The discovery of new places plays a huge part in the attraction of countryside exploration, especially when there are mini-adventures to immerse your wild kids in along the way. Walking is a great way to get the family outdoors.
After Caroline’s year of cancer treatment we have a lot outdoor time to make up. She is raring to go so we don’t need the excuse of Christmas over-indulgence to get outside!
In early December Caroline had her (hopefully) final operation under general anaesthetic, to remove the central Hickman line which was inserted in her jugular in March. Her energy and walking capacity is fast returning. And we’ve found an absolute gem of a wild adventure playground on a stunning Northumberland moor.
If your kids struggle to stay motivated when walking, take a look at the ideas in my post on how to make walking with kids wonderful. And if you need inspiration yourself, why not read up on how to become the best outdoor parent in the world!
Old Bewick Moor
We met neighbours for a Boxing Day walk in the tiny hamlet of Old Bewick, Northumberland, parking on the road outside a farm to take the public footpath onto the moor.
Snow on the Cheviots caused great excitement, the stunning snow-caps making up for a mere sprinkling on the moor (though there was enough for me to end up with ice down my back during snowball fights in the heather..)
The footpath follows a gently rising farm track to the side of Bewick Hill, through two or three gates onto the high moor which is mainly open access land. Peppermint-cool air, sunshine and cloudless skies made for a near-perfect experience.
My usual joy at being anywhere in the great wide open is doubled at the moment by the wonder of seeing Caroline alive, energetic and grasping life at every opportunity. I only have to look at her to break into a heart-bursting grin.
Breaching the moorland plateau is akin to touching the edge of another dimension without quite being aware of it. The landscape flattens to treeless, dessicated heather interspersed with a dusting of crushed-ice-like snow. The track was sometimes muddy, sometimes cat-ice which Caroline (and the dogs) delighted in cracking.
A circular cairn comes into view to the left of the path and ahead stands the ruin of an old shepherd’s dwelling. Built on a craggy outcrop within a splinter of trees it stands misplaced in the surrounding flatness.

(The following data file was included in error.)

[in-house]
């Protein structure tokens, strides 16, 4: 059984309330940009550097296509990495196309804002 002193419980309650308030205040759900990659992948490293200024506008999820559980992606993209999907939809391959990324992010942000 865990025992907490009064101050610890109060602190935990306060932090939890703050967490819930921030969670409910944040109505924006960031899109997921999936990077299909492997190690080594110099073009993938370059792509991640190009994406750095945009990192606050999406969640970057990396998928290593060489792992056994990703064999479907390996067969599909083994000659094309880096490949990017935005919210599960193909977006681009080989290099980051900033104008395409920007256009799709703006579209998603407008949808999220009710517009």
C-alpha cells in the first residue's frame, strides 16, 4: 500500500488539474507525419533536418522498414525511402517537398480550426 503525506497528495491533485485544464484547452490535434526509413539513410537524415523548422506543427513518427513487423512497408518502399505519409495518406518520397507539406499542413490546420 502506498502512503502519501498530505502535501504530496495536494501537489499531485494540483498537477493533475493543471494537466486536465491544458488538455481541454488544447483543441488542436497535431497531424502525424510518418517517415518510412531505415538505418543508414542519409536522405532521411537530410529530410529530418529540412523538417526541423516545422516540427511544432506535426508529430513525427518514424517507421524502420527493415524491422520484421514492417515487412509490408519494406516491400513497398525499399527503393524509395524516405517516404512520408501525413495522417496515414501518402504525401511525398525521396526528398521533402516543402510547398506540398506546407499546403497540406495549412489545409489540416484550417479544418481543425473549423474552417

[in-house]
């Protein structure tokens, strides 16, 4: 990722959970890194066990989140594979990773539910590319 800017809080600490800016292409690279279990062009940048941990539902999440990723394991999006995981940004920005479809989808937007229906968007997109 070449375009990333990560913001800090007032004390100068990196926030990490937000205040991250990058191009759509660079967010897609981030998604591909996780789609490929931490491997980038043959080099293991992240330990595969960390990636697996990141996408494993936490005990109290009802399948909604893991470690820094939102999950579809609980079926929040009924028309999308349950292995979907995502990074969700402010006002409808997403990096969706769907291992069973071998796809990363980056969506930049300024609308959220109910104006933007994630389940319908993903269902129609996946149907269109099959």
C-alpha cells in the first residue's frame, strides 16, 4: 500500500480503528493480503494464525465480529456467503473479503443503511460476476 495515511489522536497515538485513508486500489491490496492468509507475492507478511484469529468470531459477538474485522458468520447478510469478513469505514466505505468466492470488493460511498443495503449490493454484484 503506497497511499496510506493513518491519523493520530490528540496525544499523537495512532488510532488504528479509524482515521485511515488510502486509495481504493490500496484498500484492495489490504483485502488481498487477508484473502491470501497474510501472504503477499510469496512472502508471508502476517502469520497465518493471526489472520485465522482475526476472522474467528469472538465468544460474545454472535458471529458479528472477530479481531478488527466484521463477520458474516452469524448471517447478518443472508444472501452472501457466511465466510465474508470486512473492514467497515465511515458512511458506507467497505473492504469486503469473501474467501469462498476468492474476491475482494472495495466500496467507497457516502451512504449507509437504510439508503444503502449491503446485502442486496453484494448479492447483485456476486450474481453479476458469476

I should say here that you could wander this area for hours and miles so I haven’t included a specific route. Use OS Explorer Map (332) Alnwick and Amble in conjunction with Alnwick Nature Group’s simple map and instructions to find the sites. Park considerately at OS Grid Ref NU 067215 lat/long 55° 29′ 15″N, 001° 53′ 45″W.
Blawearie Shepherd’s House
The name Blawearie, evocative in itself, may mean ‘Tired of the Wind.’ This captivating description (though wholly inappropriate in the mid-winter stillness of our visit) requires only a minor twist of imagination to conjure what must have been the soul-sapping reality of life at the exposed ruin in high wind or deep winter.
As it is now, I could stay for days on end to immerse in the mysterious atmosphere and it’s hidden treasures, natural, spiritual (and otherworldly?!)
Blawearie is a ruined homestead requisitioned during WWII after which the family chose not to return and the house fell into disrepair. It is an enchanted spot, a natural children’s playground with walls, trees and crags to climb, hiding places galore and even rope swings in a tree.
We met the lovely family who had installed these and learnt from them the story of a farmer who ‘stole’ the hearth stone from the ruins, resulting in so much bad luck that he returned it to Blawearie quick smart! Enchanted indeed.
Bronze Age Cairn, Blawearie
The 3,000 year old cairn with 5 burial cists inside the circular rock wall lies a few yards off-roading from the main track. Tony Henderson’s fascinating article in The Journal has more information.
Ancient Rock Art, Bewick Hill
A steep, and I mean steep, scramble up Bewick Hill leads to the nerve-wracking Hanging Crag. It looks like it could roll off the cliff at any point but given the name I assume it has been like this for some time.
More cairns and the outline of a homestead can be seen at the summit with the impressive earthworks of two ancient hill forts – full of deep, mossy heather perfect for picnicing – and an incongruous WWII pill-box, great for climbing on.
Beyond the summit, a little awkward to find so use the directions above, are the huge chunks of rock smothered in carvings and cup holes. As enigmatic as all rock art, one can only imagine the purpose and significance of these ancient messages. You couldn’t really ask for more on an outdoor day with the kids. You can check out more Northumberland rock art in my chasing waterfalls post.
Tired of the wind on Old Bewick Moor? I don’t think so!
We plan to explore Cataran Cave, a waterfall and gorge in the area soon.
If you prefer the security and expert knowledge of guided walks, contact Reiver Guiding who offer excellent hikes all over Northumberland.
More Things to Do Outdoors
For more on Caroline’s cancer journey read Caroline’s Rainbow